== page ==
Google Search and Advertising News You Don’t Want to Miss

    November 13, 2011
    Chris Crum

There have been a lot of major points of discussion surrounding Google and the company’s impact on businesses, marketers and websites over the course of this past week, and that includes things on both the search side of things as well as the social side (though sometimes these are directly related).

What should Google be doing to improve search and advertising? Comment here.

The two major events that kicked off all of these topics were the launch (after months of waiting) of Google+ Pages for businesses, products and brands, and the PubCon event in Las Vegaas, where Google’s Matt Cutts and Amit Signhal spoke about search.

If you’re looking for tips on effectively using your Google+ Page, read this. If you’re looking for how to just set one up, read this. This piece discusses setting the Page up with your AdWords campaigns.

On the PubCon front, the most noteworthy piece of news was that Google is testing algorithms that determine how much content vs. ads are above the fold on a page. Expect this to be an increasingly significant factor in Google rankings. It raises a lot of questions though, and we discussed here.

About that those raters…

Also at PubCon, Cutts reportedly discussed that recently leaked raters handbook. WebmasterWorld user Tedster paraphrased :

Webmasters tend to put a slightly skewed angle on this. The quality raters are actually rating a SERP (that is, a particular algo configuration) as a quality control measure for the algo team. Their ratings do not directly change rankings- but they hep the algo team see if the algo worked as planned or not.

Also, note that this document is not for the spam team. They also have a training document and use human quality raters – but that document has never been leaked.

Morris Rosenthal, who had sites impacted by the Panda update shared some inteteresting thoughts in relation to that.

Page Speed

Prior to PubCon, Cutts also tweeted out a video discussing how Google determines Page Speed:

He says it really only affects the rankings in about one out of a hundred searches, and it’s really only a big issue for about one in a thousand sites. This is pretty interesting considering the emphasis Google has placed on this element over the past year or two.

Transparency and Communication

There were plenty of other takeaways from the Google PubCon Q&A that are worth noting. In a nutshell, Googlebot is getting smarter and better at determining what types of content reside on a page, and at the same time, Google (at least according to Google) is getting better at transparency and communication with webmasters.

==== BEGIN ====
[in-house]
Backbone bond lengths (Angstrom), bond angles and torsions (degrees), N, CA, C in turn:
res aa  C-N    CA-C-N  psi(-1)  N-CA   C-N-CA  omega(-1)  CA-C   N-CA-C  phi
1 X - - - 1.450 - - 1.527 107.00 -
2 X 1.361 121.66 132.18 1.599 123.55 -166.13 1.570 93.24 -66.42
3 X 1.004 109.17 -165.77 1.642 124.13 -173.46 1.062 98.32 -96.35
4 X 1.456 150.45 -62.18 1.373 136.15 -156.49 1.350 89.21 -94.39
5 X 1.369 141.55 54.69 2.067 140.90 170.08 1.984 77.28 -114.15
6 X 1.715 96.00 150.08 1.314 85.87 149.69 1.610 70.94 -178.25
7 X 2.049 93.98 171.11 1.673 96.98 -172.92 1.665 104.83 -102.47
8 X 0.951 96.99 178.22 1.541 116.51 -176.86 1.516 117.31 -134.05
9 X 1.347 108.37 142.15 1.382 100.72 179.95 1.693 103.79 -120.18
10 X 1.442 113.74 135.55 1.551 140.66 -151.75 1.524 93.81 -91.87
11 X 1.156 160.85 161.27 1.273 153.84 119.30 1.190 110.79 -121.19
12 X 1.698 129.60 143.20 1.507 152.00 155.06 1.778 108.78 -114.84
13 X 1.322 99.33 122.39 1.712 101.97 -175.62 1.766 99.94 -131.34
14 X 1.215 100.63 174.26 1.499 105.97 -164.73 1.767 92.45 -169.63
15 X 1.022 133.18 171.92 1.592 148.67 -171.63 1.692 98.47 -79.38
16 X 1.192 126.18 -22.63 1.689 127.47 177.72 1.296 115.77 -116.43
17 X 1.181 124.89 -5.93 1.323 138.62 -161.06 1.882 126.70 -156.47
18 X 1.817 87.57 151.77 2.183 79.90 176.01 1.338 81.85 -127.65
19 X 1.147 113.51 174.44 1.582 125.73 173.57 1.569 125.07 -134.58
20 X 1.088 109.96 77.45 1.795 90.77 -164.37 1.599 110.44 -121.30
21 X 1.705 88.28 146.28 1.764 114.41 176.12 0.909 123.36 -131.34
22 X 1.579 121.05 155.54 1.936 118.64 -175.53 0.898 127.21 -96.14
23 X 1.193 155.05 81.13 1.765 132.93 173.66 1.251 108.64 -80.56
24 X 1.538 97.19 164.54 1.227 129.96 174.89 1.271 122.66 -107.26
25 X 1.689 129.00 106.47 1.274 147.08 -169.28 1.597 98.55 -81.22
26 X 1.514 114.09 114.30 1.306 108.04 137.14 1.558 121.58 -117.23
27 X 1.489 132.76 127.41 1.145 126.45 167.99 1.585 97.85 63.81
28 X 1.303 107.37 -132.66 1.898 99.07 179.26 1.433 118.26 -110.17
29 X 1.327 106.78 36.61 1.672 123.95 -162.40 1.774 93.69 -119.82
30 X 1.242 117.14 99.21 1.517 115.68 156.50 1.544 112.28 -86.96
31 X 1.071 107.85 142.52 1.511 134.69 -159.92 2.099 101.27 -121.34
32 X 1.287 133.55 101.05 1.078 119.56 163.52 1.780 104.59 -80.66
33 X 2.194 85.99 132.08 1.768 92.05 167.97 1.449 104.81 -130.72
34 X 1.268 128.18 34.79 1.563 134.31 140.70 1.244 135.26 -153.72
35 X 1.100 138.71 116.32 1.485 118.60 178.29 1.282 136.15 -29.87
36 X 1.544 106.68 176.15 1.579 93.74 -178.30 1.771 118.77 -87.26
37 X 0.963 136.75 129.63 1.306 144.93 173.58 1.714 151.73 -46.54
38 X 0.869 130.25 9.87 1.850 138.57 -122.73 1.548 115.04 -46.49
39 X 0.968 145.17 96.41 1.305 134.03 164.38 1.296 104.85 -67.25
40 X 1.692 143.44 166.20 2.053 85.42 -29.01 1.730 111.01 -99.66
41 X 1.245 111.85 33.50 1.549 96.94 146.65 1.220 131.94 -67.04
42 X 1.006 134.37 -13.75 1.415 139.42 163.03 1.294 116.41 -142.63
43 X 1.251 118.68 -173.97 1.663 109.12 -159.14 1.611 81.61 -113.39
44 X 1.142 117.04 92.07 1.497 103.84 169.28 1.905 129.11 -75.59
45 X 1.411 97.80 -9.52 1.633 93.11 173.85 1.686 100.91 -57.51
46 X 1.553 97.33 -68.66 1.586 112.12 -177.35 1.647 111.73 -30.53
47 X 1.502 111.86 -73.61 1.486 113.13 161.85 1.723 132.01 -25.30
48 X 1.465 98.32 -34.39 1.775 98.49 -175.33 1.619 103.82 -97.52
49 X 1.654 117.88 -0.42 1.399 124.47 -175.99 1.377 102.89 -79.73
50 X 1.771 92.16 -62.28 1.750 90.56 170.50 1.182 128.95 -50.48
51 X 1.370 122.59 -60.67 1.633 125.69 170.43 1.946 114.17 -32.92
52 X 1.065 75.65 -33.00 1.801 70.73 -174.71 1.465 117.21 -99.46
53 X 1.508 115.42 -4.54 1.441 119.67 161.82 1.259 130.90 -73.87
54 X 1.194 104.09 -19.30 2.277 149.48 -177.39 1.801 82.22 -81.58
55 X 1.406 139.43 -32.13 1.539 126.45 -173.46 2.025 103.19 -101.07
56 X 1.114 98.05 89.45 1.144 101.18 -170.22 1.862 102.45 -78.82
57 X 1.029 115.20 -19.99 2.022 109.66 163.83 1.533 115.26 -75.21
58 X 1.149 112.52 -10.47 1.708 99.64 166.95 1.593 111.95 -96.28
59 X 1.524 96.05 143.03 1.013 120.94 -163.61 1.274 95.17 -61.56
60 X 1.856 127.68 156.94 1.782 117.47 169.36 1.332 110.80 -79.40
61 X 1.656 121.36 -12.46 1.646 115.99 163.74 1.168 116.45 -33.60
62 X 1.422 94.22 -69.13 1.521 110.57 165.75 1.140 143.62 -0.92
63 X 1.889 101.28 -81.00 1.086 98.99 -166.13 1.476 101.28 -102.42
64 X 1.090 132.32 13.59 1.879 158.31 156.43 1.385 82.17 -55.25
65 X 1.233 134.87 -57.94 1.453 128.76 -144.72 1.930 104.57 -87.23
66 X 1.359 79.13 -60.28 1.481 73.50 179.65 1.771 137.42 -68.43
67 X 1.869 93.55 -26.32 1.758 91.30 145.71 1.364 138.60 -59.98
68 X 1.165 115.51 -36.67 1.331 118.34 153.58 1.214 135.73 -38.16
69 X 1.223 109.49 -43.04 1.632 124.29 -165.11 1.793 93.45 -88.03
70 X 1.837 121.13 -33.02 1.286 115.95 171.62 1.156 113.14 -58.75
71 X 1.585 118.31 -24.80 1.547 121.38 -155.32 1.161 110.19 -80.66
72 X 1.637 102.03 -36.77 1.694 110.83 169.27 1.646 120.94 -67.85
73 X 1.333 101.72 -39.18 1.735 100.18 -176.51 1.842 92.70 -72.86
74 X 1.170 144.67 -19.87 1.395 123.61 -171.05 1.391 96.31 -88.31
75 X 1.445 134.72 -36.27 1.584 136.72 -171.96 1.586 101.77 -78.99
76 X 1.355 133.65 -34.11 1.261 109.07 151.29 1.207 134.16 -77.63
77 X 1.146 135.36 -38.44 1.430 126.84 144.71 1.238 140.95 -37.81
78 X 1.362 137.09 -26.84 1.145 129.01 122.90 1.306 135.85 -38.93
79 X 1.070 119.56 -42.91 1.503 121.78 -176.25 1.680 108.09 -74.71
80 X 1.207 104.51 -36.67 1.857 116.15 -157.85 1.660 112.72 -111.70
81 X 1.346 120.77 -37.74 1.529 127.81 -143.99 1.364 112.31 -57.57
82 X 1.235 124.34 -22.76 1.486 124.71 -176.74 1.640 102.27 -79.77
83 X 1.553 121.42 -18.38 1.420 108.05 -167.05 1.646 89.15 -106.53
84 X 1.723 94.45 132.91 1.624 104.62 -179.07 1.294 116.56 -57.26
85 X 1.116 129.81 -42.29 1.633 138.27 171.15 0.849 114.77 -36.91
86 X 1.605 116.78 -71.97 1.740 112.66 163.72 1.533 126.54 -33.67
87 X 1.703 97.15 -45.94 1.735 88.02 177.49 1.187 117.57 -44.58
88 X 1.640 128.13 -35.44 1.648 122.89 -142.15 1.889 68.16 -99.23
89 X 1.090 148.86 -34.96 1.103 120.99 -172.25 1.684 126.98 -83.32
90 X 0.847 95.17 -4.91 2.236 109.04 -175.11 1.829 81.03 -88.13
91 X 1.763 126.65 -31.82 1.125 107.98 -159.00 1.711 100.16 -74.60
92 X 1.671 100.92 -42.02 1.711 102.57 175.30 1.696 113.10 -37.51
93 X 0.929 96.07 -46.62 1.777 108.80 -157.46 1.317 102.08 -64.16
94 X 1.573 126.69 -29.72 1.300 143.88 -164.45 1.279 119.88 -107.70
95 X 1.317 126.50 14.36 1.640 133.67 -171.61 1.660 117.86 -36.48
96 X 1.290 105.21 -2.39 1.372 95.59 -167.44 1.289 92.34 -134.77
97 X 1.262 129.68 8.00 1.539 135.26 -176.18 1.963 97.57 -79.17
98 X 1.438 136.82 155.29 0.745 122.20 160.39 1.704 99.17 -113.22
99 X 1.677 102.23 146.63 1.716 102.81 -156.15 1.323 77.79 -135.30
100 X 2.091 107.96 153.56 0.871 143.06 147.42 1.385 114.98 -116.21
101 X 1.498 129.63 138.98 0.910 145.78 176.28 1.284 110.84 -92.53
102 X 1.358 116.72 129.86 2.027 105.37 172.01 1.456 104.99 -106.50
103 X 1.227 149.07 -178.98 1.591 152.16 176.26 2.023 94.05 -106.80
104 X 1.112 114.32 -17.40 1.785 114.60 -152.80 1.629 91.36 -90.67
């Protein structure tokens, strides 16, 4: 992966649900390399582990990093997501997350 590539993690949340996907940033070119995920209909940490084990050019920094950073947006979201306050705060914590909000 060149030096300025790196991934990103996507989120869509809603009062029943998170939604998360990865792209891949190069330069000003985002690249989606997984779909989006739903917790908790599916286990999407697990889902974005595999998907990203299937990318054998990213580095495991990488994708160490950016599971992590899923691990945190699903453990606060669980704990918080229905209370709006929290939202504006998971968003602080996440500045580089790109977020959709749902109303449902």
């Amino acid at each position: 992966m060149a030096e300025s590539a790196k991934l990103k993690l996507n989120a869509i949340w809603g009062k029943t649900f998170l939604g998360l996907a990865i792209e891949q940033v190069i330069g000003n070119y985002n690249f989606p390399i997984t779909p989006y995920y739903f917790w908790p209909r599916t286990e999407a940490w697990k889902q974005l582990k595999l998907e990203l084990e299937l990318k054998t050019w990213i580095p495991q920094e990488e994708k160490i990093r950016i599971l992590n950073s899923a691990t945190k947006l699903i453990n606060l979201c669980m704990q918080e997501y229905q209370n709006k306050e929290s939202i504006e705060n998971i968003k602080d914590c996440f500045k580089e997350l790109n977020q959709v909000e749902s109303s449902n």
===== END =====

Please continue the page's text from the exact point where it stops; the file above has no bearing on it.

Specifically, they said they intend to be more transparent about algorithm updates and announce them as they go (as we’ve already seen them do with the Panda and Freshness updates).

They also gave a few pieces of advice, such as suggesting you tell Google when you publish content using email alerts and seting up pubsubhubbub in Webmaster Tools to help them better see that you publish the content before scrapers scrape it. Also, they emphasized that doorway pages are a bad idea.

Did you know…

A couple of facts they shared: Google has spam fighters in 40 languages and keeps an excel sheet of 500 sties from a thread in the Google Webmaster Help Forum where webmasters report Panda issues (presumably the one discussed here).


While the “Freshness” update may have taken hold the prior week, SearchMetrics released a list of the top winners and losers in terms of search visibility. While there was no clear pattern to the types of sites negatively impacted by it, there were quite a few news sites on the winners list. That’s not to say all winners were sites of this nature. The top winner was actually


There were several Google ad-related developments over the week. For one, Google announced that in the coming weeks, AdMob developers will be able to make their in-app inventory available on Google’s Ad Exchange).

The company announced that mobile site optimization is now a factor in mobile ads quality, as it rolls out to all advertisers. On the Google Mobile Ads Blog, product manager David Nachum wrote, “Ads that have mobile optimized landing pages will tend to perform better in AdWords — they will generally drive more mobile traffic at a lower cost.”

Then of course there is the ability to tie your AdWords campaigns to your Google+ page.

Is Google headed in the right direction? Do you consider these developments to be good things? Tell us what you think.